One of the best books I read in the last few years was Viet Thanh Nguyen’s ferocious, hilarious, and brutal debut novel, The Sympathizer, which snapped up prizes left and right, including the Pulitzer. In it, Nguyen’s exuberantly maximalist unnamed narrator, a Vietnamese-French communist double agent pretending to be a member of South Vietnam’s military intelligence, is sent by his handler to the US to continue spying on refugees who may be planning one more counterstrike. But the plot, despite its fun and chaotic twists and turns, is secondary to the novel’s true nature—a funny, savage, and unflinching satire of US pieties about the Vietnam War.
This year, Nguyen published The Committed, a sequel that flings our hero to early 1980s Paris, fresh off a stint in a vicious Vietnamese reeducation camp. Where the first novel’s analysis of America’s patronizing racism was grafted onto a double-agent spy thriller, the new novel is a raucous, finger-pointing takedown of French colonial history in Vietnam, layered over an often cartoonishly outré gangster story. Now going by a moniker that means “No Name” in Vietnamese, the narrator joins a gang of Asian drug dealers whose baroque self-mythologizing echoes that of the French leftist intellectuals whom he supplies with a narcotic only known as “the remedy.”
Conflicts of identity are inescapable, and every character is living some version of double consciousness, from the brothel bouncer elucidating the Martinician philosopher-poet Césaire, to the gangster fusing three cultures to name himself Le Cao Boi, to amateur criminals asserting their Algerian-immigrant alienation while taking offense at not being called French. These divisions of the self are most pointedly embodied by the three blood brothers at the center of the novel: Man, Bon, and the narrator. Man, the literally faceless communist, no longer claims any identity at all. Bon, the single-minded, bloodthirstily moral killer of communists, is the most fully committed of the novel’s many ideologues. And our protagonist’s splintered psyche tries to reconcile white and Vietnamese, communist and republican, socialist and capitalist.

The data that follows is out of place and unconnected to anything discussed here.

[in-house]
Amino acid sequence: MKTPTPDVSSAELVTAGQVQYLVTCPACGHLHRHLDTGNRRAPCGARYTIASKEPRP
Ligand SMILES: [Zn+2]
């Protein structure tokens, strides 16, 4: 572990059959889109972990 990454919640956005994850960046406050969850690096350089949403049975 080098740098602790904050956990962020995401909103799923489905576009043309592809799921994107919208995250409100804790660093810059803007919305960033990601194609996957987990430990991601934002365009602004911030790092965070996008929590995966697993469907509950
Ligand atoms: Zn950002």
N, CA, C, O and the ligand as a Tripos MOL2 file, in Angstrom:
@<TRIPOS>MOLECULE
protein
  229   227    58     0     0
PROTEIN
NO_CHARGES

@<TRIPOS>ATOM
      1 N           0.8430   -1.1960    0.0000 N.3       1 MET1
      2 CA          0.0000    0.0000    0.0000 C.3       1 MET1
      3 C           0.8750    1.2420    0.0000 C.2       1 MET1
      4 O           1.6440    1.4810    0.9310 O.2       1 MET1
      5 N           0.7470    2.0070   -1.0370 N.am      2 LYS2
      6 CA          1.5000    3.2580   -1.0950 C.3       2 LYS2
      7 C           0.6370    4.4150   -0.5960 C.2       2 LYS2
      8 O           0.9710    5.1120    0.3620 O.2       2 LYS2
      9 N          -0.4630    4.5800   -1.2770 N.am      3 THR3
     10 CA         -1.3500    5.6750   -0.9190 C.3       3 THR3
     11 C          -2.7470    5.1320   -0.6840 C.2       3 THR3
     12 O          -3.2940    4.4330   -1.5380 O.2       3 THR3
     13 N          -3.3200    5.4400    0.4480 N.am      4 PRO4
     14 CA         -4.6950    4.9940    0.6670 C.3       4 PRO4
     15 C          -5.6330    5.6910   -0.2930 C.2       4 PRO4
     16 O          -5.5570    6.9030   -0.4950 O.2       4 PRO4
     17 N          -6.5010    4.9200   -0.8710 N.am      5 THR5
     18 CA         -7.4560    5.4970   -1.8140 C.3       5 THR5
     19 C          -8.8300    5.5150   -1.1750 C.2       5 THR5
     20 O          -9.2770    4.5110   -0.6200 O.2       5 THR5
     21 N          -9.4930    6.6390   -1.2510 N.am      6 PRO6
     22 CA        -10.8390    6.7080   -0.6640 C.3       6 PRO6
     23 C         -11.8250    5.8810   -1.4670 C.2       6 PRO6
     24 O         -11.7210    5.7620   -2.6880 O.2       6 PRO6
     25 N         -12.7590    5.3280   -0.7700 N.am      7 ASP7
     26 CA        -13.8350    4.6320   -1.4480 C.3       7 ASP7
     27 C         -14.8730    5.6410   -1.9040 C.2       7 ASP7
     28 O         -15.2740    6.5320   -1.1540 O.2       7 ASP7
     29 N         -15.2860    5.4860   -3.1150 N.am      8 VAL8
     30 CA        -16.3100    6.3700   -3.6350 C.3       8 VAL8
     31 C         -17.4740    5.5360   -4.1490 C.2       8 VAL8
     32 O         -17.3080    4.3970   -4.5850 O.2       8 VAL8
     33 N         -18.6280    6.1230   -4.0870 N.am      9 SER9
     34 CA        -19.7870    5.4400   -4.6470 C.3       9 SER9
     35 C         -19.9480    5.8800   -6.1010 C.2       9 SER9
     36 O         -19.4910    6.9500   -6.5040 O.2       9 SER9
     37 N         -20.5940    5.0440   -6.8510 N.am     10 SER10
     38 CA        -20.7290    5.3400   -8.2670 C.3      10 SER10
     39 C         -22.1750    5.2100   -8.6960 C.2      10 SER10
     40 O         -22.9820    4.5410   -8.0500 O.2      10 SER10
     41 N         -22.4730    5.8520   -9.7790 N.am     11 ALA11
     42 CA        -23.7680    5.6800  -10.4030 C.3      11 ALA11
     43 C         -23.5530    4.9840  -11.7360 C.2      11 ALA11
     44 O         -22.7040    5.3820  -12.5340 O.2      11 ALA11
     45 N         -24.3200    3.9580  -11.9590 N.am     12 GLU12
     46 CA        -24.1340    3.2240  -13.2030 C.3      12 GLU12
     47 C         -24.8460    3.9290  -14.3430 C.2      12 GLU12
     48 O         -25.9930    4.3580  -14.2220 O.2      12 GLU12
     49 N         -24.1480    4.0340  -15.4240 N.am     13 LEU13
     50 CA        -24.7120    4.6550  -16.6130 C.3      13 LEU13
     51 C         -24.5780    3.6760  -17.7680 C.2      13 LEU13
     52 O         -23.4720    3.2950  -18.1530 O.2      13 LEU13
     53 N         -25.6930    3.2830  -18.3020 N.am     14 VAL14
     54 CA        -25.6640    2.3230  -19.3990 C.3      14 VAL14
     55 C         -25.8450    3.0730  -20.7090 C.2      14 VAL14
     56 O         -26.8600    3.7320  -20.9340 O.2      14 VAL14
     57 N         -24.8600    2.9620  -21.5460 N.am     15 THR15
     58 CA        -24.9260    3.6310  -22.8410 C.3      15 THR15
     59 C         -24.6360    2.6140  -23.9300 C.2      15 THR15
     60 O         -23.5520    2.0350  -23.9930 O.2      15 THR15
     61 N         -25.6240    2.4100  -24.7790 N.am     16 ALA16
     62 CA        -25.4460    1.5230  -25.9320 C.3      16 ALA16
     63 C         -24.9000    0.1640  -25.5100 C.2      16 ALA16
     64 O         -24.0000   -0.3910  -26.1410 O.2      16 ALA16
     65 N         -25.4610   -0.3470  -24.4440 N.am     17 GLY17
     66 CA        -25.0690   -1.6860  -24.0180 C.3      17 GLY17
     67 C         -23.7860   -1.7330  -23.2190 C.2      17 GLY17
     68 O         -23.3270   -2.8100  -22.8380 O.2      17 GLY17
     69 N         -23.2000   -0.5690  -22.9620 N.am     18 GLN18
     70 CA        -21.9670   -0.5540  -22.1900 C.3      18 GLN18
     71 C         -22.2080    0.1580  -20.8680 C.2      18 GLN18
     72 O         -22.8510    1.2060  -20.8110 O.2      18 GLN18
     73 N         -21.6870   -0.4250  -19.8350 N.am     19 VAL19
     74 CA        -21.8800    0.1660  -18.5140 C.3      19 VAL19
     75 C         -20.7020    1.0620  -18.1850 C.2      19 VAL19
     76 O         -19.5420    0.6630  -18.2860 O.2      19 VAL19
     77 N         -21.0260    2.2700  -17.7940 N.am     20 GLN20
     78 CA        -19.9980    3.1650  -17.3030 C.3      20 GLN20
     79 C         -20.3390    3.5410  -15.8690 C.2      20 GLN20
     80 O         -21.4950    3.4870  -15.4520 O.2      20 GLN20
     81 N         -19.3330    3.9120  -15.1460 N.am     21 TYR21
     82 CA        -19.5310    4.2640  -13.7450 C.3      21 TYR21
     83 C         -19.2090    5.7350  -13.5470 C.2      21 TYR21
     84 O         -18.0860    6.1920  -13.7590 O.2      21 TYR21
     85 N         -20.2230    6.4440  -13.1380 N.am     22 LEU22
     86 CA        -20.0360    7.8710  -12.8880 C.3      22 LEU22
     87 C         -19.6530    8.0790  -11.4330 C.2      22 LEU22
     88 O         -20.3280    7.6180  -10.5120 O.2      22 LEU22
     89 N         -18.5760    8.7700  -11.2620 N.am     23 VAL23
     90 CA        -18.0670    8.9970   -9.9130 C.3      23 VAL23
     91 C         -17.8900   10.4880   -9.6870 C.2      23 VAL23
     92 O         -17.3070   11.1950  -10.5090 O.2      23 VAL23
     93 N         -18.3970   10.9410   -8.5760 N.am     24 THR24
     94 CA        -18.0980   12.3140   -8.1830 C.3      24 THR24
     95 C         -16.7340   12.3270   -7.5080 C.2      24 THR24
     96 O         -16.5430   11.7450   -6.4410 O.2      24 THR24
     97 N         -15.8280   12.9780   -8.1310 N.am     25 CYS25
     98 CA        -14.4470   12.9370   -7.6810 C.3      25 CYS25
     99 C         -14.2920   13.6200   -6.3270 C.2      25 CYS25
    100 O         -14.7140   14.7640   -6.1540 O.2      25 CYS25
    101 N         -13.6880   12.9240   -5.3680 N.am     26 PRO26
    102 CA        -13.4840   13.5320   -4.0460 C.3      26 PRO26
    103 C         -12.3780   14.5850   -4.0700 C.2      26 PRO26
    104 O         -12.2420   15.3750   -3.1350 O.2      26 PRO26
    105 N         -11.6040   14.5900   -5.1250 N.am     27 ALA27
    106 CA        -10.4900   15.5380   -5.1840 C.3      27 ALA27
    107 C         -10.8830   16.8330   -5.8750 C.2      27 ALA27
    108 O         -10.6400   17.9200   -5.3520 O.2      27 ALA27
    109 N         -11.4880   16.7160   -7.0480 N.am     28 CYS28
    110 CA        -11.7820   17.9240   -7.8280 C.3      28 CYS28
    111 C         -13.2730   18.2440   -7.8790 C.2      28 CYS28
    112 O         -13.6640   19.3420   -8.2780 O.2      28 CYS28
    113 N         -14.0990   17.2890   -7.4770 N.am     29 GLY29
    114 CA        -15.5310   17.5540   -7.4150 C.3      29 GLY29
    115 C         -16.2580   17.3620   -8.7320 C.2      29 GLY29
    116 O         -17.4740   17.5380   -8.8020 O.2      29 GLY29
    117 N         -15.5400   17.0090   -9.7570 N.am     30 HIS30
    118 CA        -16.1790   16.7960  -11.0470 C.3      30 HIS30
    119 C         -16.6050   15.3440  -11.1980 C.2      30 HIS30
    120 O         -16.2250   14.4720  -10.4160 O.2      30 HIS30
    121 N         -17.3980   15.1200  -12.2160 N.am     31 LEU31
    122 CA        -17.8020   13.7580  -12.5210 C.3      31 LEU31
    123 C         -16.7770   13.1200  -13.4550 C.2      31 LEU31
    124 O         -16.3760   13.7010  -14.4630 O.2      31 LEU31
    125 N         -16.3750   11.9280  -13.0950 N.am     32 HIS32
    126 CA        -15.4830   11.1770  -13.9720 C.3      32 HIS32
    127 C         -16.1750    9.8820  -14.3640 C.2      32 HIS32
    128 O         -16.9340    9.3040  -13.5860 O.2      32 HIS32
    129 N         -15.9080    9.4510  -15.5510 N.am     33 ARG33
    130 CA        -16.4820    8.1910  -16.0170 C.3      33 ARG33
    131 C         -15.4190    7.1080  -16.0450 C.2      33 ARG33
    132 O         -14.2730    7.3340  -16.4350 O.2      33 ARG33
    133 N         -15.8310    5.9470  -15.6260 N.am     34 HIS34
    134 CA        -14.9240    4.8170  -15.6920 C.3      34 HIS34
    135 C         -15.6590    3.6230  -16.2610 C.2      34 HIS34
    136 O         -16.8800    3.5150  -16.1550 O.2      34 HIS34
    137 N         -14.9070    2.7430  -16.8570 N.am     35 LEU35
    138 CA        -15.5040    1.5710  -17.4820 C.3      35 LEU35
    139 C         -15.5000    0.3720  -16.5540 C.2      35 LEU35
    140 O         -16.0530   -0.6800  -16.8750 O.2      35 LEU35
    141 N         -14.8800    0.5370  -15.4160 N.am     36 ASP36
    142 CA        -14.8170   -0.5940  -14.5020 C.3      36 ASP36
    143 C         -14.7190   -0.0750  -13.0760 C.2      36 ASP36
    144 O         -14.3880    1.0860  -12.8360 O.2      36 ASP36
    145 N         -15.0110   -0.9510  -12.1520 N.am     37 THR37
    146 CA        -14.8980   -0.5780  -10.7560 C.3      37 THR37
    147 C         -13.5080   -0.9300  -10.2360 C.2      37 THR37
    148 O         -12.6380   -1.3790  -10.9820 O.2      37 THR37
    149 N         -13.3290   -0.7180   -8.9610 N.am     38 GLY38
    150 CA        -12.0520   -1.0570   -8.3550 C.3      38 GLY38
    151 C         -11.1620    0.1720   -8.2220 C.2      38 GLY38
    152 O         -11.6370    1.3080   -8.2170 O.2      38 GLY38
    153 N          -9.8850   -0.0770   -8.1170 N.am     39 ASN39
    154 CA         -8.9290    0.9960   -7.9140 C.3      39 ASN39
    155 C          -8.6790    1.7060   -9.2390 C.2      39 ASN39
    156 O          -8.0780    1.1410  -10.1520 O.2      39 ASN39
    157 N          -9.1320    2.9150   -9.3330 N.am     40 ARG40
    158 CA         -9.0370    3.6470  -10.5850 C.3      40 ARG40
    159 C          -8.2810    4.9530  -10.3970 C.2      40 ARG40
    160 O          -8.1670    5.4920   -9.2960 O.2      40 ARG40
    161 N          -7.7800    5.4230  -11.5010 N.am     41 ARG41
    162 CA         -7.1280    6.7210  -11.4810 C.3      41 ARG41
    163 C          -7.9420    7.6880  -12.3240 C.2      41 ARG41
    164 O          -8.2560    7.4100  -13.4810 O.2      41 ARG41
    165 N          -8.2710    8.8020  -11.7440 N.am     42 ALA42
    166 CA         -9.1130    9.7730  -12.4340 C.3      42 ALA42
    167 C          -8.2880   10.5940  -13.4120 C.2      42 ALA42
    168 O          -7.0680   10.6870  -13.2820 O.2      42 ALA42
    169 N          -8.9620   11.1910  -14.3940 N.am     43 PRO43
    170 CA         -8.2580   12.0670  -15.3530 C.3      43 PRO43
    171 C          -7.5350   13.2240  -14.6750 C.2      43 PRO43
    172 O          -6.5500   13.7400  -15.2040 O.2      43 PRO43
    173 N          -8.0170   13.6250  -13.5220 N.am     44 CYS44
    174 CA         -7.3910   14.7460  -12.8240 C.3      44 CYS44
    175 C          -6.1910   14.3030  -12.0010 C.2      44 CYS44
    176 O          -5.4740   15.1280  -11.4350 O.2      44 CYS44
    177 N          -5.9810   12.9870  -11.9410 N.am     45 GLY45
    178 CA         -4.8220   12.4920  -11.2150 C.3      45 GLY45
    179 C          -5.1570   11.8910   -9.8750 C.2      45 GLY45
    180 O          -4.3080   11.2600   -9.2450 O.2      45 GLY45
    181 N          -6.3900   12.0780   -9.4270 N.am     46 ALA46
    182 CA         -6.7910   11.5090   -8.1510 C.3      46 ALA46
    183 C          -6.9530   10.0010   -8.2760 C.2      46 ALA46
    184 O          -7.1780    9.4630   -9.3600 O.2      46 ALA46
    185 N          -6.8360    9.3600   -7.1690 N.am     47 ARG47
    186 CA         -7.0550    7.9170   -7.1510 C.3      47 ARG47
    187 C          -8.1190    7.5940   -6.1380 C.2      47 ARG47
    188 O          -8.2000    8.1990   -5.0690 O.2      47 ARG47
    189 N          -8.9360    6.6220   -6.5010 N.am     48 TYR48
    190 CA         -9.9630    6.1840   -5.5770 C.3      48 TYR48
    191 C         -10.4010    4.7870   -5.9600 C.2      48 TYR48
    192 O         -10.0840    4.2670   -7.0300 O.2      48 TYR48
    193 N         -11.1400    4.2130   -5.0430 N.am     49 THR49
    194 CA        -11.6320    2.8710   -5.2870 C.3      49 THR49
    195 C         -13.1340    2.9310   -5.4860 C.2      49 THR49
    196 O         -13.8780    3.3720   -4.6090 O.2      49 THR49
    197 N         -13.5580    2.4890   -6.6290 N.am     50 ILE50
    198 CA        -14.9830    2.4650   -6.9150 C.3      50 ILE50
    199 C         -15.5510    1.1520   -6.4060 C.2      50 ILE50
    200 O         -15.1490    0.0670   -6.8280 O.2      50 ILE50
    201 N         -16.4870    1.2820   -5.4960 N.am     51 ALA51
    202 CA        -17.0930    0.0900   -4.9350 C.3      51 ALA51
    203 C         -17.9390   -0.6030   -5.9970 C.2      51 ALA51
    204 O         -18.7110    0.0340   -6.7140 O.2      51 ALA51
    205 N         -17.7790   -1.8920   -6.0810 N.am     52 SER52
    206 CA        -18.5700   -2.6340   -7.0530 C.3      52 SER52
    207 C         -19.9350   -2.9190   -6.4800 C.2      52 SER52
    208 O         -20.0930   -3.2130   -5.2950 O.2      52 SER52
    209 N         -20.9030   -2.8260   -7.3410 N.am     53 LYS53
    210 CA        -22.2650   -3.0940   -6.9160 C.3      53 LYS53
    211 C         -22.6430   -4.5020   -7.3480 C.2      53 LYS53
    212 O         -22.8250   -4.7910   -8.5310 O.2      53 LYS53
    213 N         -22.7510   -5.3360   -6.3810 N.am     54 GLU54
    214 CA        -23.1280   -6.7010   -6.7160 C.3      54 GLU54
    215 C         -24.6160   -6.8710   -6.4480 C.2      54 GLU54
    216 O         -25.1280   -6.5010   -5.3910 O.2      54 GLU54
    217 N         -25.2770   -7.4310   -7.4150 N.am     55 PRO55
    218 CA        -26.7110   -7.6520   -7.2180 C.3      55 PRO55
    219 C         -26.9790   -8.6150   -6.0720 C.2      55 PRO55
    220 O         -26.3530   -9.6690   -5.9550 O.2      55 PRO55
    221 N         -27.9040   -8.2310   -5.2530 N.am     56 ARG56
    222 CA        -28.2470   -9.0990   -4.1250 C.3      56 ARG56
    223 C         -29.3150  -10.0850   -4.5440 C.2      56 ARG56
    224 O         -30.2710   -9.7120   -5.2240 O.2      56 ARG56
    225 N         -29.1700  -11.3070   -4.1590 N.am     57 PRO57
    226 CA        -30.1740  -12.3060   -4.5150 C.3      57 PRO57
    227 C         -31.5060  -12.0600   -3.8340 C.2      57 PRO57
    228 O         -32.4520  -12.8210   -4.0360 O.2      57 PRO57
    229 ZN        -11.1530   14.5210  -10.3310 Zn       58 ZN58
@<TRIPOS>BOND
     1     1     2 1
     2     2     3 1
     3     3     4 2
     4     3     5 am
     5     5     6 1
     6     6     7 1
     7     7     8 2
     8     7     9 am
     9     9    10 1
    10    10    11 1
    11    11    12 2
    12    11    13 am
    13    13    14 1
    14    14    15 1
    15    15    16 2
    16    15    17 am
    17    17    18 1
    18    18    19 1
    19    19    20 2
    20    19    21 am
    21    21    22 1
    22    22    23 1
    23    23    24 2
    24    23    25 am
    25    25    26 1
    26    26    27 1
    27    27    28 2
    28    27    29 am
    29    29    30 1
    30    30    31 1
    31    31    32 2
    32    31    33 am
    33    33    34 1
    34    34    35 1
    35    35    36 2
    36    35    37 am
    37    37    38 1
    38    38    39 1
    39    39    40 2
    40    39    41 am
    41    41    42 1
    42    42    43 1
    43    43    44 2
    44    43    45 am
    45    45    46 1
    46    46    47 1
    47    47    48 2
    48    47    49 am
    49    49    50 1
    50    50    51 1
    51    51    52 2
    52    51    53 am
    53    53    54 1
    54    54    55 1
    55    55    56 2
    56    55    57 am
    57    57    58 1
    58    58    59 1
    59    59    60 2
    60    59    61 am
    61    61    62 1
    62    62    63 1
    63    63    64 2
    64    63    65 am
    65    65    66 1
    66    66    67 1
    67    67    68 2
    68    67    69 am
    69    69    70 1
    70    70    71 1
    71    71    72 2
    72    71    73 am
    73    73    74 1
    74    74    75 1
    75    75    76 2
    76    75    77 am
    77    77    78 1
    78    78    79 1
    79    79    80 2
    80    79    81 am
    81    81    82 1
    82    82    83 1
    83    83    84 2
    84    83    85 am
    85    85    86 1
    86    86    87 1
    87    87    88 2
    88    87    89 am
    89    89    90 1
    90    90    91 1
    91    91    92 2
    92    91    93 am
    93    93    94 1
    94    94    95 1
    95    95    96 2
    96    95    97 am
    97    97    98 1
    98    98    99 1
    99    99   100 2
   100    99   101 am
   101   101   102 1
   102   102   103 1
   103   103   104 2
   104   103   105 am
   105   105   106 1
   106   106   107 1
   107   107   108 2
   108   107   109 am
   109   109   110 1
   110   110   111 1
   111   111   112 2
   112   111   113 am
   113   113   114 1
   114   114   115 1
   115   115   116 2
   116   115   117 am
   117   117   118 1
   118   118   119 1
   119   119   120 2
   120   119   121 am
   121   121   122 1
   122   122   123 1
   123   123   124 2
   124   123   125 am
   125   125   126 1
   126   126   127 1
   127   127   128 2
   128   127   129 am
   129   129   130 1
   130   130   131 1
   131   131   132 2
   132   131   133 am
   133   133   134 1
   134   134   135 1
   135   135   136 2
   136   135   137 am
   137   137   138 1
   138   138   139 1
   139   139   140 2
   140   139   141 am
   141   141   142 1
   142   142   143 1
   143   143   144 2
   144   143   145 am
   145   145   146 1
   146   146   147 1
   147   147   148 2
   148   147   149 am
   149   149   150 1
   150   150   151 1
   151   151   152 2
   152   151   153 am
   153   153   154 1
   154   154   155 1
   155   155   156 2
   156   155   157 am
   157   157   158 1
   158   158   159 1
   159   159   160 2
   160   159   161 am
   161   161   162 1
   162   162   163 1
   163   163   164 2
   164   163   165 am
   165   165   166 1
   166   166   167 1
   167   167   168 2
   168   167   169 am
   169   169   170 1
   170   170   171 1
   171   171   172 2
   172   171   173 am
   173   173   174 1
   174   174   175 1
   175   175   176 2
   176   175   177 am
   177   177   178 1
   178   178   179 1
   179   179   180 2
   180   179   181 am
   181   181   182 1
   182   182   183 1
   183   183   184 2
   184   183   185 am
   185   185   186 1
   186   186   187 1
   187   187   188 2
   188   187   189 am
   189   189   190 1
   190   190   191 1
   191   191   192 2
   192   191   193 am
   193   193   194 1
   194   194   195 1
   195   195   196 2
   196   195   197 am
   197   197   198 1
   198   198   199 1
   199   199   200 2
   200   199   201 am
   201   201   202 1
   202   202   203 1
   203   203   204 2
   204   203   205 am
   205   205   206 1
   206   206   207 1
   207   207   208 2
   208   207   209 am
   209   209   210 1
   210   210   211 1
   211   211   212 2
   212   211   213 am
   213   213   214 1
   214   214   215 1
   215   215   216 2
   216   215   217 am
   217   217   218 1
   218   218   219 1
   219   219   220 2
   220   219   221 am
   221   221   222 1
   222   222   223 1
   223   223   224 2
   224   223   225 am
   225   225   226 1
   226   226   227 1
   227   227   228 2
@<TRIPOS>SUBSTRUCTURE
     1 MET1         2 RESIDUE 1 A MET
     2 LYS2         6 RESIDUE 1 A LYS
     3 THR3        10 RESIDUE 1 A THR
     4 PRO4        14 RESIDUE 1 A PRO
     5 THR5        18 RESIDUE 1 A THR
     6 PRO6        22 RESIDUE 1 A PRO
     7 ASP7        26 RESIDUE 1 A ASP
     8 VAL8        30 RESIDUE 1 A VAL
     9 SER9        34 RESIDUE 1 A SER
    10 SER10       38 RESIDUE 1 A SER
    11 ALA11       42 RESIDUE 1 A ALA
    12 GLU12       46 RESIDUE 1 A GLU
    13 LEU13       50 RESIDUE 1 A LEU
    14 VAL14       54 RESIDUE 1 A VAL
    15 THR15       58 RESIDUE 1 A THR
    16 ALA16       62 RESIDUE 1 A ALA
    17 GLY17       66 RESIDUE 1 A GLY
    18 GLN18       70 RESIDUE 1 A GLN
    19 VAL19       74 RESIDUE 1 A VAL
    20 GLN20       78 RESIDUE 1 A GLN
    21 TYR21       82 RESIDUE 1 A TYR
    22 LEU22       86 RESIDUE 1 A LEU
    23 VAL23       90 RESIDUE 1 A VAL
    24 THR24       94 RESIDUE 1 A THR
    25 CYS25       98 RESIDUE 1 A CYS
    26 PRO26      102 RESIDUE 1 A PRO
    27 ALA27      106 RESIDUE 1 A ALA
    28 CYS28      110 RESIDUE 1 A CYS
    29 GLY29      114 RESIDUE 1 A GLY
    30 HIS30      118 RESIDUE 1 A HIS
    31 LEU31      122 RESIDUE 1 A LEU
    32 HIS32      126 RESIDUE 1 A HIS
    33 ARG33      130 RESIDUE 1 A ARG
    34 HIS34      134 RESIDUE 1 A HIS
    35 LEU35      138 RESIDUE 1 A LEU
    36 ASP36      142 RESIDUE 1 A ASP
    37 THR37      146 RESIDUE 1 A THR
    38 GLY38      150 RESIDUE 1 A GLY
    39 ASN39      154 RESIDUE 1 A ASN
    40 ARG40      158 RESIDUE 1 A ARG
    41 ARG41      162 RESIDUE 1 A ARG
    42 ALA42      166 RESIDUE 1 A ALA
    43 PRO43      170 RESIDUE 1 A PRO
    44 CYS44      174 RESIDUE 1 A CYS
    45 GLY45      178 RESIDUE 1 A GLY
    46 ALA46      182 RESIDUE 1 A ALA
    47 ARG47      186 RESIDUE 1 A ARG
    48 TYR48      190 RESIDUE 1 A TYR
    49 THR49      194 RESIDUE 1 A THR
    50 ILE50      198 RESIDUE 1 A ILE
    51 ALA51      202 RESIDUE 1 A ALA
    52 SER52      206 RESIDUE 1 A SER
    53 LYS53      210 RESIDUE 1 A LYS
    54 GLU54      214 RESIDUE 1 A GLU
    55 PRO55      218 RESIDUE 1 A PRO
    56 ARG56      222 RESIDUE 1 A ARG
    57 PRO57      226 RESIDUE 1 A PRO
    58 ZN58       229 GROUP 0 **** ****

The Committed delighted me on so many levels. There is joy in watching Nguyen experiment with form and play with language and register. His tone mixes anger, wry detachment, and bitter mockery. His style shifts often: clipped staccato sentences syncopate a nightmarish scene of Russian roulette; later a four-page long sentence unwinds the shifting power dynamics of a stickup going awry. The plot meanders through a series of imaginative set pieces and culminates in an orgy scene straight out of some kind of post-colonial Rabelais, in which rich white men enact colonial power stereotypes on the bodies of the women paid to represent subjugated nations. The novel parses the colonial subject’s conflicting impulses towards its colonizer, arriving at a stalemate that, in the narrator’s words, amounts to “Thank you! Fuck you!” repeated ad infinitum. Roiling with disgust but happily playing in filth, furious but compulsively readable, this novel is a kick in the teeth that’s also a knowing, resigned shrug.